Just a wild guess, because I'm not an expert, is it possible the DashDaq is reporting the torque at the wheels, instead of at the motor shaft? The gear ratio is about 7:1, I think.
 

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I calculate engine power by multiplying the signals 'MtrB Volt' by 'MtrB Cnrt' for each MG. That seems to be correct indeed. When done in the DashDaq it lags by about a second, so I did that in the spreadsheet. There is another 'HV Volts' signal that is slightly higher than 'MtrB Volt', likely because its measured in the battery unit and not in the motor control. that all adds up, but torque doesn't I suspect that its not measured by derived from rpm and power, with a but in it.
Yup. I've been doing that for motor power since right after I got the unit. But I said engine power, and that's what I meant. The ICE reported torque number is what I was struggling with (torque*rpm/<a constant based on units> equals power.)
 

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I'm highly skeptical of fastmike's observations and even more so of BNRacing's tuning claims, as you might have guessed ;) With empty battery the easiest way to keep the ICE cranking at high RPM is using mountain mode (must have < 50% SOC). I don't understand what he means by 'power braking', as I've not been able to get the ICE on when hitting both brake and accelerator pedals.
No worries. Love your data gathering, analysis, and chart. Checks and balances are always good. Hopefull there will be some more test cases and comparisons. That is what I assumed he meant by power braking as well and what I did in highschool.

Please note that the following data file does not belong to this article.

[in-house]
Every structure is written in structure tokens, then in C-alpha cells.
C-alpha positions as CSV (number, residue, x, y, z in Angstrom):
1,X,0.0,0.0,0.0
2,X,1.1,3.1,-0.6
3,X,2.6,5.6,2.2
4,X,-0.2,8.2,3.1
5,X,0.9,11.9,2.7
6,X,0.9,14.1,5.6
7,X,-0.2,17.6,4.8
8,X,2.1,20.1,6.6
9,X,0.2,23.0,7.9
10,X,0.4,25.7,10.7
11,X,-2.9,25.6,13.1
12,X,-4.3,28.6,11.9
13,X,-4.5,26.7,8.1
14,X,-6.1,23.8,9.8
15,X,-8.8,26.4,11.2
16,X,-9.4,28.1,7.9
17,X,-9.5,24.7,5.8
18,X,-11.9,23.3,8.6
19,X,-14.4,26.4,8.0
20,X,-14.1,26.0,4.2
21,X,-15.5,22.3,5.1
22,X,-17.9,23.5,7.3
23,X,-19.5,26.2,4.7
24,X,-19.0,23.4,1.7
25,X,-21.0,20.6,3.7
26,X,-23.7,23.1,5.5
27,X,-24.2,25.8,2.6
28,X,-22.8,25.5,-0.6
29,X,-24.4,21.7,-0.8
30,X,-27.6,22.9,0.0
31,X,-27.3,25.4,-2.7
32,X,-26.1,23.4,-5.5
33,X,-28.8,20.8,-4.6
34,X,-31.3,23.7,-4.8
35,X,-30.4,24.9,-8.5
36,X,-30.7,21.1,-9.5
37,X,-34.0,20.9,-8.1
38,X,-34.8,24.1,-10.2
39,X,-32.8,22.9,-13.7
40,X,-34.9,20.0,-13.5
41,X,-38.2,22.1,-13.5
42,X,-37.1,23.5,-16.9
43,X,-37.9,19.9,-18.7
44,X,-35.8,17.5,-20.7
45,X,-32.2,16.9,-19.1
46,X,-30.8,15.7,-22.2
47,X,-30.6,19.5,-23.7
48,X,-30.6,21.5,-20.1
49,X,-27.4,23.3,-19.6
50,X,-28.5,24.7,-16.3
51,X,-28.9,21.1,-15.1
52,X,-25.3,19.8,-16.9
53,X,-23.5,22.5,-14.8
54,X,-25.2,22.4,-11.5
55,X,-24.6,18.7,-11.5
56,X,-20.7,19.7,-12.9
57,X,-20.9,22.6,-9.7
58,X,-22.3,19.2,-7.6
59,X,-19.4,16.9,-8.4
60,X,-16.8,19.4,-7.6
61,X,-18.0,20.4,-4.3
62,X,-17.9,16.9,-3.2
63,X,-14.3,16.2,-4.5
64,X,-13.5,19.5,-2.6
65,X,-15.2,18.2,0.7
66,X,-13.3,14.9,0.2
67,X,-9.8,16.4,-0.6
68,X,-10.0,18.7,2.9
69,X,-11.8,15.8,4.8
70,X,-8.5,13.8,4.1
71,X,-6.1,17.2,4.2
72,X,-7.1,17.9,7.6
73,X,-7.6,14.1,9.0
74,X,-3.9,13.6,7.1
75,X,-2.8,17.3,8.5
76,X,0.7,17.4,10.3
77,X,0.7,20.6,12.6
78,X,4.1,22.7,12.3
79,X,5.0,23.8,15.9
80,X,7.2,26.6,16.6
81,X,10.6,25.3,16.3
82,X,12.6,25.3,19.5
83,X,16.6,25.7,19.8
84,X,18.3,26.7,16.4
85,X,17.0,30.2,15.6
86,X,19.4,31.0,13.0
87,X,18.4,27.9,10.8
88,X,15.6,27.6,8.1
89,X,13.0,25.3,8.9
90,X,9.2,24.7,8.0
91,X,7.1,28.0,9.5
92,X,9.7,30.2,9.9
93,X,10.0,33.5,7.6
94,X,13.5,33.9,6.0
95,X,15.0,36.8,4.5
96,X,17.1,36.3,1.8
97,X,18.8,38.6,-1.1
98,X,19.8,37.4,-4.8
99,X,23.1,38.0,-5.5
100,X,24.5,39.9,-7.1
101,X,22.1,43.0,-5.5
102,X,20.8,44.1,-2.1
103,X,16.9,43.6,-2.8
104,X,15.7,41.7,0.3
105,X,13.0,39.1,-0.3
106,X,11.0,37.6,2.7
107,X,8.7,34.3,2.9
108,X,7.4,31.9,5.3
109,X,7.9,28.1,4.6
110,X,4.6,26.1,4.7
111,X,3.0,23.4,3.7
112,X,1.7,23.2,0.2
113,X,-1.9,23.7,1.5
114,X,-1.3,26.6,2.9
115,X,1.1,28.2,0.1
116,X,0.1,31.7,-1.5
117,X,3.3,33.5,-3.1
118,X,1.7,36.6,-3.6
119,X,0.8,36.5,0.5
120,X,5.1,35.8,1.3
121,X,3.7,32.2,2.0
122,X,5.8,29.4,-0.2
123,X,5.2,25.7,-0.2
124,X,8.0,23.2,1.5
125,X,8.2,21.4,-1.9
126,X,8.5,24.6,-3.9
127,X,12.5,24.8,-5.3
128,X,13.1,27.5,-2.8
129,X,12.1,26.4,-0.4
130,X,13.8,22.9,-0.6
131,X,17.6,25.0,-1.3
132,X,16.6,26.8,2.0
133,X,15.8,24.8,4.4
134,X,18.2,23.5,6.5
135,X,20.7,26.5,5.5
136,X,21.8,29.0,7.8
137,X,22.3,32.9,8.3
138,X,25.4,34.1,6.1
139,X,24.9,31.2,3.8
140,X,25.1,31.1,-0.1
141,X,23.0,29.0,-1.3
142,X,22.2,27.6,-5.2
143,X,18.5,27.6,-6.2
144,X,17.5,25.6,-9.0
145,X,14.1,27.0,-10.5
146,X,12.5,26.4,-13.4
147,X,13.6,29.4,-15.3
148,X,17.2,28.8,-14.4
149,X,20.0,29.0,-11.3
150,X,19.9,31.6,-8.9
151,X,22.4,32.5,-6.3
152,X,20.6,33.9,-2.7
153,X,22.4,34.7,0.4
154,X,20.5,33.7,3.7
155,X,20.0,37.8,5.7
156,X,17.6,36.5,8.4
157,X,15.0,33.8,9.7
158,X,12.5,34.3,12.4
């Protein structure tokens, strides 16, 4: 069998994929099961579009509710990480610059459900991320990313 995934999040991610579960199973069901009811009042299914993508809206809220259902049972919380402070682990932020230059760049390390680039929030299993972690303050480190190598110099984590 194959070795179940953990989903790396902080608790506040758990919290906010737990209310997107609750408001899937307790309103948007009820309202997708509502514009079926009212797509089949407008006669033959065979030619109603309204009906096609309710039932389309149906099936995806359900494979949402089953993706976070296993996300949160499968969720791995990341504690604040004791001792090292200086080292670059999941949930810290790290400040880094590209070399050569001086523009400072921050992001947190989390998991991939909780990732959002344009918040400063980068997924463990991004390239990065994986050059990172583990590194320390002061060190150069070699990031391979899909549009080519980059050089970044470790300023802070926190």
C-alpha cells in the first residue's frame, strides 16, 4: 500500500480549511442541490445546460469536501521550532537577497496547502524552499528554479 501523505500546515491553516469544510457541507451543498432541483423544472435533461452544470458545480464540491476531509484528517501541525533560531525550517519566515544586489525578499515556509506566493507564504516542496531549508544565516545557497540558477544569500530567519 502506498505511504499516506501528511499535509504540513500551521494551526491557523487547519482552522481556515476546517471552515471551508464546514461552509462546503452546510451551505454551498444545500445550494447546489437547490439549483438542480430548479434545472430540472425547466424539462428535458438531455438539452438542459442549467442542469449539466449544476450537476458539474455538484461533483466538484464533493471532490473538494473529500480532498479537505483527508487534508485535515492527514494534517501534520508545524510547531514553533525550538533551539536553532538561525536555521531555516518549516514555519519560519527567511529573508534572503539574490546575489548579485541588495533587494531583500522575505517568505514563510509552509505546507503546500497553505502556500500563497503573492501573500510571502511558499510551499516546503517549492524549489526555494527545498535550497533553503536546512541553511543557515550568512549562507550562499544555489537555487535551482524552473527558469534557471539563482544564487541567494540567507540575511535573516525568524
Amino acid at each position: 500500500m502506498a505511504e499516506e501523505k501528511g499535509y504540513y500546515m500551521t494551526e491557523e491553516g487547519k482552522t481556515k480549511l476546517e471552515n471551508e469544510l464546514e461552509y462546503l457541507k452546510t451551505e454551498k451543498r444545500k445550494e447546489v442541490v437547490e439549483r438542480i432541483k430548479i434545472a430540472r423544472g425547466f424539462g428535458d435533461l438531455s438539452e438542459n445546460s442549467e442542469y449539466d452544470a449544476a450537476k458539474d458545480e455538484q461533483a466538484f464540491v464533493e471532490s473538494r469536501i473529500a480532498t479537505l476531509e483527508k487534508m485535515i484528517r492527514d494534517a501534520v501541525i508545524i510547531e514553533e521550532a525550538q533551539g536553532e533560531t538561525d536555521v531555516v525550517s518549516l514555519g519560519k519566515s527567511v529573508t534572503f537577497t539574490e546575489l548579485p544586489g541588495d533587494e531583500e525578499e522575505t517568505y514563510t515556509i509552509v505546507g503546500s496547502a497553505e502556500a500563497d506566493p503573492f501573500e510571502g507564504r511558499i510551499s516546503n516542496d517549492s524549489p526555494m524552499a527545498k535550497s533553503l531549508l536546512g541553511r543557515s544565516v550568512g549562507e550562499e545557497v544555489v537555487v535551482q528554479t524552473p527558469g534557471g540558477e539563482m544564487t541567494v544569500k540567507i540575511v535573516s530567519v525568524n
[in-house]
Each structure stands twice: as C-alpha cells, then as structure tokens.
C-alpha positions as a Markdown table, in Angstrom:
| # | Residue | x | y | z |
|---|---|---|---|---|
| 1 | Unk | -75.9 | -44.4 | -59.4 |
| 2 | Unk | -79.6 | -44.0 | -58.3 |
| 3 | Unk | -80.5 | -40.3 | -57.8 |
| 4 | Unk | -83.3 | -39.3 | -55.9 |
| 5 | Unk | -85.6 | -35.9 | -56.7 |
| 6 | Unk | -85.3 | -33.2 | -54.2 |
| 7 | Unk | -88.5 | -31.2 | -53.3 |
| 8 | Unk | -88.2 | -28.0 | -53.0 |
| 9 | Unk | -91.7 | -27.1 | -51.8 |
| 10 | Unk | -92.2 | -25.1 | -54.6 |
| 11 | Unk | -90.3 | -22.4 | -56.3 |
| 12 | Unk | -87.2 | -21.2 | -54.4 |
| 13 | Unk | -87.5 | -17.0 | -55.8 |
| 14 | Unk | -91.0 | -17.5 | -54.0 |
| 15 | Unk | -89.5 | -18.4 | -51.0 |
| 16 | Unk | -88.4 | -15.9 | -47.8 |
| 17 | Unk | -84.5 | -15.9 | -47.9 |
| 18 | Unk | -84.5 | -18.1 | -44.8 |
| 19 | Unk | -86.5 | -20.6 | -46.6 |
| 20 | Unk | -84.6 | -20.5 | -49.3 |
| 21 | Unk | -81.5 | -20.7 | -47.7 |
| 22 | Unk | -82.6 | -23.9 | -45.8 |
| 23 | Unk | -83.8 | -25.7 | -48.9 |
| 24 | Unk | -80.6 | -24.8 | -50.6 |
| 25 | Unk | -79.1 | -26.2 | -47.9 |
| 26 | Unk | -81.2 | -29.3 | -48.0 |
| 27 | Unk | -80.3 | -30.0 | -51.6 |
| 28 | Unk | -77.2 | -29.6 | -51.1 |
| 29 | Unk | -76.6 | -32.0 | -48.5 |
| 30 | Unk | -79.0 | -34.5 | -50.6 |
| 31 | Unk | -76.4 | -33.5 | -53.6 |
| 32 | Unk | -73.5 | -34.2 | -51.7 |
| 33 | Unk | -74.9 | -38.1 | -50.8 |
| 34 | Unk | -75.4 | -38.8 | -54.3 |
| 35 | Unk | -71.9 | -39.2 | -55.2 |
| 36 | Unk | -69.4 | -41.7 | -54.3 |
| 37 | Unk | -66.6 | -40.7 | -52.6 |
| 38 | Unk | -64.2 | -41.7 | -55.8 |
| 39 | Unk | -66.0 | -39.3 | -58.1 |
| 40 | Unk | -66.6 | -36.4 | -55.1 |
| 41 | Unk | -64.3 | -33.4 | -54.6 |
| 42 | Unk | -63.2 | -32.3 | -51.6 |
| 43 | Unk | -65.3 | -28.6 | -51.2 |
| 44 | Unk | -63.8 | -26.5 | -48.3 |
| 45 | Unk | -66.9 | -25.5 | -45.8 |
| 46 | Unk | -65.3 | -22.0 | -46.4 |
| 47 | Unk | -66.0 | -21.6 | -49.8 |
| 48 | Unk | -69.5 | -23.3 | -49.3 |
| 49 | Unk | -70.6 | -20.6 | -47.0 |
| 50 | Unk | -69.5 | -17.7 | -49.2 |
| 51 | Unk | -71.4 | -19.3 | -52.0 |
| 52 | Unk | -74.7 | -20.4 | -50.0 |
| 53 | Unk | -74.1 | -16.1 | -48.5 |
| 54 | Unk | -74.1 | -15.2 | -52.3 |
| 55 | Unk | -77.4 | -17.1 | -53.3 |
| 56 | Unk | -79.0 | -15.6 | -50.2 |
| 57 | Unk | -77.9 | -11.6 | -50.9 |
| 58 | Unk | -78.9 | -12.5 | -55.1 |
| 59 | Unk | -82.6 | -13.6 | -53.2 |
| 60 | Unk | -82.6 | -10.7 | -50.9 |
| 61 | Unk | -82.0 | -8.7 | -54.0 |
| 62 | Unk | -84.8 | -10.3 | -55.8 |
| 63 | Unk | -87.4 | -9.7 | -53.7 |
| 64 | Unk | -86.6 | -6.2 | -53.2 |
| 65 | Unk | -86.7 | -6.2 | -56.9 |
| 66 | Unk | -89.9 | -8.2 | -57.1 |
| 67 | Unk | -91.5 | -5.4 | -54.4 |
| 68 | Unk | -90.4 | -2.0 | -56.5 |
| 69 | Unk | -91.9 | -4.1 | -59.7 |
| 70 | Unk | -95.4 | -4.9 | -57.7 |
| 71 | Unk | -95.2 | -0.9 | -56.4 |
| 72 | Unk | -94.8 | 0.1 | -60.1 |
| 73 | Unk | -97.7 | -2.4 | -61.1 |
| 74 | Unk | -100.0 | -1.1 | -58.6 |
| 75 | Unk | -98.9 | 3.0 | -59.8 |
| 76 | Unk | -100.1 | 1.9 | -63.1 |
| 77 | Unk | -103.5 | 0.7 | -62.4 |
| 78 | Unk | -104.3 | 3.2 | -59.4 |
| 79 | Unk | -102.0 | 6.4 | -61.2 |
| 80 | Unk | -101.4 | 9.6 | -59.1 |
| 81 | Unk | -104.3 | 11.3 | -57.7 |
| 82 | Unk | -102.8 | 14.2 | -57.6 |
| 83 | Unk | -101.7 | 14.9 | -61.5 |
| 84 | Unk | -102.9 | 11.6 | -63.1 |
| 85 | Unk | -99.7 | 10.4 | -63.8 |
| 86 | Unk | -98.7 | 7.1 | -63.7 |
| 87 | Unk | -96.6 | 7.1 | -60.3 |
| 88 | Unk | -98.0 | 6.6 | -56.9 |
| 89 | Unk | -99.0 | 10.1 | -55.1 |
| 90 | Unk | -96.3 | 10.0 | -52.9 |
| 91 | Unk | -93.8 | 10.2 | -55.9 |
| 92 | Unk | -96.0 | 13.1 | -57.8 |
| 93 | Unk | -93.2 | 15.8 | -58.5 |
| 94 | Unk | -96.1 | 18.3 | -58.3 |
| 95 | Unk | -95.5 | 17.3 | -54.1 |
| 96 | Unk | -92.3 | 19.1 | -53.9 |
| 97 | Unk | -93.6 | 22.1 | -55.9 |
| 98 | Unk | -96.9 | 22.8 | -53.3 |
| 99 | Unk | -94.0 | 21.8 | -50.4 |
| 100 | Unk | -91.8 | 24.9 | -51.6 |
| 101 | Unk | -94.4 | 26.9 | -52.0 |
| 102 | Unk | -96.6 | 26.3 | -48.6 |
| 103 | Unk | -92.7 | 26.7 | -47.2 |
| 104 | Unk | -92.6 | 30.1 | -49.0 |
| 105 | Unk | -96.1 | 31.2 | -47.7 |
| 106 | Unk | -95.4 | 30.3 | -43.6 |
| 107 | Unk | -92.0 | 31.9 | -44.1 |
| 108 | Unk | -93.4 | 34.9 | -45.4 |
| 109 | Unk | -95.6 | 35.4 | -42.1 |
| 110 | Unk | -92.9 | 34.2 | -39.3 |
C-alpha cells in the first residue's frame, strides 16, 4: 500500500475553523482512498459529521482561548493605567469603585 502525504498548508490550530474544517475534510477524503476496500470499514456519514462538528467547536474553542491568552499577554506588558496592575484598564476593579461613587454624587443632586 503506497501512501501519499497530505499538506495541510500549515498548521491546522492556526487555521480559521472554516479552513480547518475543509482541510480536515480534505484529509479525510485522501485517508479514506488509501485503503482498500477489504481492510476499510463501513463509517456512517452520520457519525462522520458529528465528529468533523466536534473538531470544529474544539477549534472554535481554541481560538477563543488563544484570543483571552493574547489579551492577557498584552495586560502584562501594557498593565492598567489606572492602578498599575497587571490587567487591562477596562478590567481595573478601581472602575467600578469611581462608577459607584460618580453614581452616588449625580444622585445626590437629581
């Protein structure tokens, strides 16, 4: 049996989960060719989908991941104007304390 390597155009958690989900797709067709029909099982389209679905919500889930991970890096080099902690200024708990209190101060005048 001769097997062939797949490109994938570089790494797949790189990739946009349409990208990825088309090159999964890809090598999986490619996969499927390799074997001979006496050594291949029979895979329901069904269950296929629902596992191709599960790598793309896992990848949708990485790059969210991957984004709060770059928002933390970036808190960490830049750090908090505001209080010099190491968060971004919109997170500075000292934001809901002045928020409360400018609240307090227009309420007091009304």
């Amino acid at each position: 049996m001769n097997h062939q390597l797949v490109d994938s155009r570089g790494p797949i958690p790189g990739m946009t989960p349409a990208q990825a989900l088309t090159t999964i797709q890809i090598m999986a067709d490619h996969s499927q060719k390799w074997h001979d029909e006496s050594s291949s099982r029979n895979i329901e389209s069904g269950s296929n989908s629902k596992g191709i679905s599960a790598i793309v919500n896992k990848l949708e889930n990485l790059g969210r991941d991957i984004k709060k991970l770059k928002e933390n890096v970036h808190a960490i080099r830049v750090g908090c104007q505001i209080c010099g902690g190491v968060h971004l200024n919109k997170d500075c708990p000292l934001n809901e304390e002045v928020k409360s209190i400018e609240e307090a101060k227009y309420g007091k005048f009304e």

http://www.dsmtuners.com/forums/1194607-post2.html
powerbraking is when you use the brakes with an automatic car to build engine rpm before launching. Basically the car is in gear and you have a foot on the brake and the other on the gas. The brakes hold the car in place so you can launch at a higher rpm than idle. Mostly this is done in automatic RWD cars to do a burnout without the car moving much. I would highly suggest you not try this on a stock automatic tranny. If you have a built racing tranny with a high stall torque converter, shift kit, etc then go for it and tear the dragstrip up.
 

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...
  • For speeds above 45 km/h (28 MPH) there will be more power available in CD mode. In CS mode, peak power is about 105kW, while in in CD mode the power hovers around 114kW. That's ~8% difference,or about 0.3s faster to go from 0-90km/h. So for any racing from a traffic light: put it in mountain mode or hold mode! Do not put in Sport mode!!
...